Convocation Profile: A chat with PhD student Dong-Woo Kang

PhD graduate Dong-Woo Kang started his Masters program at Yonsei University in South Korea in the field of exercise and cancer but after meeting Dr. Kerry Courneya, a world leader in this area, he hoped to continue is research at Courneya's side.

What led you to pick the University of Alberta for your studies?

Among several reasons, the primary reason for me to choose the University of Alberta was my supervisor, Dr. Kerry Courneya. In the year I started my Masters program in the field of exercise and cancer at Yonsei University in South Korea, I immediately learned Dr. Courneya and his extensive contributions to the field and I had hoped to work with him since then.

What is the most remarkable thing you learned while you were a student?

It is very difficult to choose one most remarkable thing I learned at the U of A, but if I had to choose one, it was an eye-opening experience that there are much more than studying, researching, and all the professional development as a graduate student – the consistent learning/unlearning process, regarding how diverse our society is, what privileges and biases I have, and how to be respectful and supportive, was truly remarkable, and there are many professors and colleagues who are leading by examples and provoking my thoughts.

How did you engage with student life on campus?

I have spent most of my campus life with my lab and faculty friends with casual social and sports activities. I led a soccer team with my KSR graduate friends for a few years, as well as engaged in various sports activities including basketball, slow-pitch, water polo, ultimate frisbee, etc, which were very enjoyable and a great channel to get to know other colleagues within the faculty. Being an executive team member of KSRGSS was also a great way to connect with and support each other.

Tell us about your experience in the Faculty of Kinesiology, Sport, and Recreation?

The first thing I want to say about KSR is the people. Professors, staff, and colleagues I met in KSR are open-minded and caring for one another, which has created such a supportive and friendly climate. Needless to say, I also much appreciated the exceptional quality of courses/lectures, research environment, and mentorship.

What kind of research did you do?

My primary research was to identify the benefits of exercise and physical activity in cancer patients and survivors through randomized controlled trials or epidemiological studies. Specifically, my PhD project was focused on testing the effects of high-intensity aerobic interval training on cardiorespiratory fitness and biochemical progression of disease in prostate cancer patients undergoing active surveillance.

In 2017, KSR wrote about Dong-Woo’s clinic trial - Clinical trial a first in testing benefits of exercise on prostate cancer progression

Where are you hoping to take your research now that you have graduated? What is next for you?

I am currently a postdoctoral research fellow in the Department of Medical Oncology at Dana-Farber Cancer Institute, Harvard Medical School in Boston. Here, I am continuing to pursue my passion for research in “Exercise Oncology” and have further noticed a number of unmet clinical needs in cancer patients where exercise can be of great help.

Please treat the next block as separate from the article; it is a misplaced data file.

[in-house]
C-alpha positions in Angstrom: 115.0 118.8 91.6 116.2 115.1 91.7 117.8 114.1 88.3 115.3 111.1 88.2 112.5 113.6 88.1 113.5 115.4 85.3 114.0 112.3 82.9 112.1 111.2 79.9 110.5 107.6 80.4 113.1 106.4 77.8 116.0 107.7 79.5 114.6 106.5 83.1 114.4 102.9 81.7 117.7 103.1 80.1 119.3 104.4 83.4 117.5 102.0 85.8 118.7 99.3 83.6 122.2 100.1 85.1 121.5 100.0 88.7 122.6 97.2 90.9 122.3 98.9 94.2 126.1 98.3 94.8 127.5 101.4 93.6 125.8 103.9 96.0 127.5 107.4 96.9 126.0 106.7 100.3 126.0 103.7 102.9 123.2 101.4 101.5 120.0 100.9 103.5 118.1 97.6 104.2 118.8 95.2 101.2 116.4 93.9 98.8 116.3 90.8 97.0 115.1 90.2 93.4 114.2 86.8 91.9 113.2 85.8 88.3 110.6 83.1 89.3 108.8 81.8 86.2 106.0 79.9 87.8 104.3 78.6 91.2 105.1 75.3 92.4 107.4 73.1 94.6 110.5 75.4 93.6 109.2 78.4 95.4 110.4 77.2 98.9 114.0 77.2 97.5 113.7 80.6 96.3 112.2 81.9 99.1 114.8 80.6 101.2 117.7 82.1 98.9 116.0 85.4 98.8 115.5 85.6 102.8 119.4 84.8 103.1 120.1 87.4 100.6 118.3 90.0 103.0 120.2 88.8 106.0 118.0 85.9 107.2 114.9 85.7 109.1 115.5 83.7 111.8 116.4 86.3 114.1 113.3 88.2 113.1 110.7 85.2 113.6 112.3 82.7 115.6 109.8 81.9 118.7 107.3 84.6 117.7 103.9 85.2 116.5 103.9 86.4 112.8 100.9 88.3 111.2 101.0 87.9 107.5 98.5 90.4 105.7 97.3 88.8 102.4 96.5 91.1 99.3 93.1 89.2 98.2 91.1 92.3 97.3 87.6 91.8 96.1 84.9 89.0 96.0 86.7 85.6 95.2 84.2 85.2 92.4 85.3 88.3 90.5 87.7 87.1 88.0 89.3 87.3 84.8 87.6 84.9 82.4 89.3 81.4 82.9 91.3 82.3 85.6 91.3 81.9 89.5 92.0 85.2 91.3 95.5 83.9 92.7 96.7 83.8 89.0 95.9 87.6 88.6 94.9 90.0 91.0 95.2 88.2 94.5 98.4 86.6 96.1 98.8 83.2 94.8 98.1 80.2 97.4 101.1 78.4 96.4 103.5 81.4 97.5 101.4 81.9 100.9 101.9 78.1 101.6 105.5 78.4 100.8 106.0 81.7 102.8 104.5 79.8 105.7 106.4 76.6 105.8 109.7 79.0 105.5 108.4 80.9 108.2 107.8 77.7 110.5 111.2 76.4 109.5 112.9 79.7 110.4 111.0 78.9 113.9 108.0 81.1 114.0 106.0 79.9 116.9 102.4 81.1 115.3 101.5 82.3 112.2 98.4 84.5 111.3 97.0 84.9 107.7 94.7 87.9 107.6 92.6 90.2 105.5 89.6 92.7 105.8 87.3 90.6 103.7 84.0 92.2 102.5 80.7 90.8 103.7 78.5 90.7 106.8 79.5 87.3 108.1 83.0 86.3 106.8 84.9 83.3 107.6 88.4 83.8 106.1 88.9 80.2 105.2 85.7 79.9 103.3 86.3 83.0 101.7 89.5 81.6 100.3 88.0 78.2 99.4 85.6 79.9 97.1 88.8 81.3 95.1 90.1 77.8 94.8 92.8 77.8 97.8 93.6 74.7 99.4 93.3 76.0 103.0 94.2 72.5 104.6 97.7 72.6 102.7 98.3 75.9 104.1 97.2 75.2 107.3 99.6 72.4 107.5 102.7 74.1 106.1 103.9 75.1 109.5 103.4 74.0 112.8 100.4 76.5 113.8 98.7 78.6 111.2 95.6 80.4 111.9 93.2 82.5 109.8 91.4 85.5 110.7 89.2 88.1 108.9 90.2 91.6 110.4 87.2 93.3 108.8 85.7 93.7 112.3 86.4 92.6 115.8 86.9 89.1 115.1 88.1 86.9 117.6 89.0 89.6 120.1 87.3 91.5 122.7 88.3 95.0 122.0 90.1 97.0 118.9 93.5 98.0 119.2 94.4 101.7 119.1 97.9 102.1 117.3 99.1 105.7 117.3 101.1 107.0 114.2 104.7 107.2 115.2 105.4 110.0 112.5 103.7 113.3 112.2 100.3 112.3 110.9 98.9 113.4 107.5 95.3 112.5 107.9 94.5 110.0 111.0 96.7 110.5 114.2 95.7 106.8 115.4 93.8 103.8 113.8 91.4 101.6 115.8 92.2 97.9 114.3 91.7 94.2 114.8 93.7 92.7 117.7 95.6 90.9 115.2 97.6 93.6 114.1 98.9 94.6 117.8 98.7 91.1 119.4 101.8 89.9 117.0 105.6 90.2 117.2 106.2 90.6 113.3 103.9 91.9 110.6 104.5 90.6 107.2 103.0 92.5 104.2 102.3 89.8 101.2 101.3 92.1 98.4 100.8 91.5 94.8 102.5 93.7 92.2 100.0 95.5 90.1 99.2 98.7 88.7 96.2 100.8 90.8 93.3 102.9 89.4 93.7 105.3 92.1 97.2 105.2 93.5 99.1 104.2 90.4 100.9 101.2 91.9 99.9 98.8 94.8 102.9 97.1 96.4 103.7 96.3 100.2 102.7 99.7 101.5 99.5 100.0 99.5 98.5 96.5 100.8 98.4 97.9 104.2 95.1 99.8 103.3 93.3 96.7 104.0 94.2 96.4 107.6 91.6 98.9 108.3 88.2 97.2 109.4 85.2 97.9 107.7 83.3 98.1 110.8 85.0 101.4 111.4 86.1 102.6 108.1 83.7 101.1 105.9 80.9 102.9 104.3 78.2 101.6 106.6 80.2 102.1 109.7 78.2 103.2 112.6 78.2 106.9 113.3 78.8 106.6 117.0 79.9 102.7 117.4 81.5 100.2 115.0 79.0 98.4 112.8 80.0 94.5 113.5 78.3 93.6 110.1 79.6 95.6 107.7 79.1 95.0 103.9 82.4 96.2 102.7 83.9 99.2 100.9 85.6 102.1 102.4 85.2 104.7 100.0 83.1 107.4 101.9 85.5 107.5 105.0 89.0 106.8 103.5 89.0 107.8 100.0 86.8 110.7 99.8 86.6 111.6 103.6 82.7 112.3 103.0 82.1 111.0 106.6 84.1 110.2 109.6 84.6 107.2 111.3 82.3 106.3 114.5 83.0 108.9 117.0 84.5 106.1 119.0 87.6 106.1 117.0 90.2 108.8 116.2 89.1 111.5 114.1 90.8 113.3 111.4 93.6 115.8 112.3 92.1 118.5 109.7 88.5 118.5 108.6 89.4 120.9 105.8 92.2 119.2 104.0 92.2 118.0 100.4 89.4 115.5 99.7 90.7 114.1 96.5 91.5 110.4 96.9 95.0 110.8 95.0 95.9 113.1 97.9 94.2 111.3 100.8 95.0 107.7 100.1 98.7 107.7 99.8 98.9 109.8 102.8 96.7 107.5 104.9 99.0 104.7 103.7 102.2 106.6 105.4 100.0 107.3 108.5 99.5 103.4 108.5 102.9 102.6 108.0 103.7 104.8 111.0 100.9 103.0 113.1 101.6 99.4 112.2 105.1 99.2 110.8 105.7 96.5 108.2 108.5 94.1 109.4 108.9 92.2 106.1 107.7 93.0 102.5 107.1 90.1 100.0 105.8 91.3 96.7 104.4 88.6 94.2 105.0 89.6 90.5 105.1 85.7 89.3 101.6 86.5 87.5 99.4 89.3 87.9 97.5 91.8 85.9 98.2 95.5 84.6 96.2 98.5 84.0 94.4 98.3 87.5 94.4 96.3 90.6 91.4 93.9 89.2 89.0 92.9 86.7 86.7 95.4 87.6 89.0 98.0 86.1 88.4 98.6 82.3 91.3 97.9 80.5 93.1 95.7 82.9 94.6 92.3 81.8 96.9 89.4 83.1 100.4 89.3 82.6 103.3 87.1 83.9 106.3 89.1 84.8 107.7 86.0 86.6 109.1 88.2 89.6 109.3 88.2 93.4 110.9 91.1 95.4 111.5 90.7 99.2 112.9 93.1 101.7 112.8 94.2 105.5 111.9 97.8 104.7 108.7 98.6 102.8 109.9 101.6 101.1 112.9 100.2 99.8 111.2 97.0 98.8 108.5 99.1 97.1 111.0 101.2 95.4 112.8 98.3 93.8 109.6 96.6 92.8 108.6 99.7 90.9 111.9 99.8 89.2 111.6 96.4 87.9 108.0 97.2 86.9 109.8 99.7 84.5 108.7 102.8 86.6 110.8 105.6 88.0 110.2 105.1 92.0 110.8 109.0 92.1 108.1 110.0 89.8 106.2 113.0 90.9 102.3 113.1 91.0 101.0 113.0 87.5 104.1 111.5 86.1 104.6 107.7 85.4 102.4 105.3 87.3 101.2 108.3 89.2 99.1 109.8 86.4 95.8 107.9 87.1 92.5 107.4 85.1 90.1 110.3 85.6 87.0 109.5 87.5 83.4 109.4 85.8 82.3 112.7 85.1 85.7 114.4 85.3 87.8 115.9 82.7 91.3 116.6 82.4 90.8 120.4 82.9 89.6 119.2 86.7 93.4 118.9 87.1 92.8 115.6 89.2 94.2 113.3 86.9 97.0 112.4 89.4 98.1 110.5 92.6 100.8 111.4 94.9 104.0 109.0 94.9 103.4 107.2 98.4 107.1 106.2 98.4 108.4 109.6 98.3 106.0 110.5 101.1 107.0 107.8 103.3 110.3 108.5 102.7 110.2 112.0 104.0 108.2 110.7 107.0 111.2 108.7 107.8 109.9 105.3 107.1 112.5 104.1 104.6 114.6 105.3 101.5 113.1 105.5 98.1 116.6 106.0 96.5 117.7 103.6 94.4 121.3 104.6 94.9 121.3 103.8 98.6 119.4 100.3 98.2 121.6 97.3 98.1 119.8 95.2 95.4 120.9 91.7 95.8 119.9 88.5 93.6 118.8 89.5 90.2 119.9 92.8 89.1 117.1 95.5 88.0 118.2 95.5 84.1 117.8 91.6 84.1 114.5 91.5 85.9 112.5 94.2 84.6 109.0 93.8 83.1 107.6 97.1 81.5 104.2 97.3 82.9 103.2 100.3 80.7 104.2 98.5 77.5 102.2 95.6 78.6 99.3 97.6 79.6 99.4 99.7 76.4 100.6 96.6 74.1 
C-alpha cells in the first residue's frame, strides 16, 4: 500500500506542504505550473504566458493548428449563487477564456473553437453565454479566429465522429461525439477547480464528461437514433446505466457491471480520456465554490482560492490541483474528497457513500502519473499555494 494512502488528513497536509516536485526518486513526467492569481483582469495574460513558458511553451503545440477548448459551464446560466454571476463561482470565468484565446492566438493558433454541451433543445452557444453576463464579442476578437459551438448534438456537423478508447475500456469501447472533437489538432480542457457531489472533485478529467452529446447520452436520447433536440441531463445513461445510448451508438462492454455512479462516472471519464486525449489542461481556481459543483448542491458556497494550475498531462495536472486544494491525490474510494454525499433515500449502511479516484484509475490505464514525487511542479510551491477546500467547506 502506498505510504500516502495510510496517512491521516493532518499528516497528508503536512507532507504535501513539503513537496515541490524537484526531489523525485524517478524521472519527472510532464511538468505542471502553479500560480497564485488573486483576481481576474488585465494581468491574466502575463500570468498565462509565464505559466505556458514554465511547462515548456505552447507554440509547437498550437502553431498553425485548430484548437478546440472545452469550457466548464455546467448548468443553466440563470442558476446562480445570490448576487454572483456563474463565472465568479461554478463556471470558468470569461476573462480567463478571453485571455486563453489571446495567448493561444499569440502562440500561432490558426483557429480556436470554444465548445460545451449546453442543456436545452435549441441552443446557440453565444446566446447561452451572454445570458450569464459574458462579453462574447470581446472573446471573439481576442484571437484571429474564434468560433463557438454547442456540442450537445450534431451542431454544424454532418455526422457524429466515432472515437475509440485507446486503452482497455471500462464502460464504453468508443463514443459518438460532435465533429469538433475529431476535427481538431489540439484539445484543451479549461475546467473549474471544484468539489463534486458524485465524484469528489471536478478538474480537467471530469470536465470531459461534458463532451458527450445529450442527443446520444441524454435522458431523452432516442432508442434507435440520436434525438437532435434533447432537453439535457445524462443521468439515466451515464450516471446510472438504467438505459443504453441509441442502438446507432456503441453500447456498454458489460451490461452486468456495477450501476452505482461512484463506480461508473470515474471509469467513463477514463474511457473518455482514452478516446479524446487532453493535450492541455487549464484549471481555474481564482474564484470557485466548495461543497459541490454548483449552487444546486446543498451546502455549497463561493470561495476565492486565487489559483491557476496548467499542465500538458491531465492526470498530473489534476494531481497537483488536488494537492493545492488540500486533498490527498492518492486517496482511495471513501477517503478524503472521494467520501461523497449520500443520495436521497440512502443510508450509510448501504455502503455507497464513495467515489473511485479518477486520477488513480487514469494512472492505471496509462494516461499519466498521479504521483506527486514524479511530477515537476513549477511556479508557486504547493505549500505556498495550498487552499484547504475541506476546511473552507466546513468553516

Did you face any significant challenges?

I am not shy to mention that I experienced a moderate-degree of anxiety and depression, and potential burn-out during my PhD. It was challenging but I was fortunate to manage them well with the support of my supervisor and colleagues. Mental health in graduate students IS a great issue, which can be complicated on various levels, such as imposter syndrome, perfectionism, self-doubt, financial problems, adult ADD, fear of uncertainty, and marginalization. I am always encouraging current or prospective graduate students to proactively watch their mental stress and keep a good work-life balance.

What was your most memorable U of A experience?

The most memorable experience was getting to know my wife, Shuyan Yu, when we were both KSR graduate students, and getting married last year.

How have you spent your time during COVID-19 distancing?

 I was inevitably busy during COVID-19, as 2020 was a significant year for me when I got married, graduated, and moved to Boston for my next journey. It has definitely been challenging not being able to meet friends in person as I wished, but it also opened an opportunity to spend quality time with my family and to meet friends virtually from different cities and counties.

As your journey at the U of A comes to a close, what advice do you have for new students?

 I would like to close by emphasizing two things: First, it is now more important to have an open-mindedness and acknowledge diversities of our society, but I am sure it is not taught itself unless you proactively seek out the opportunities. Many resources exist at the University of Alberta to help you learn and unlearn and contribute to a better, inclusive, and equitable community. Second, keeping a good-balanced life can be very difficult and needs consistent practices. I noticed, however, that it can be easier if you work on it earlier than later as it is largely a mindset or philosophy of living. I hope current and new students can start finding their work-life balance early on, spend more time with families and friends, travel and read more, and learn something that cannot be taught in the classroom.

Connect with Dong-Woo Kang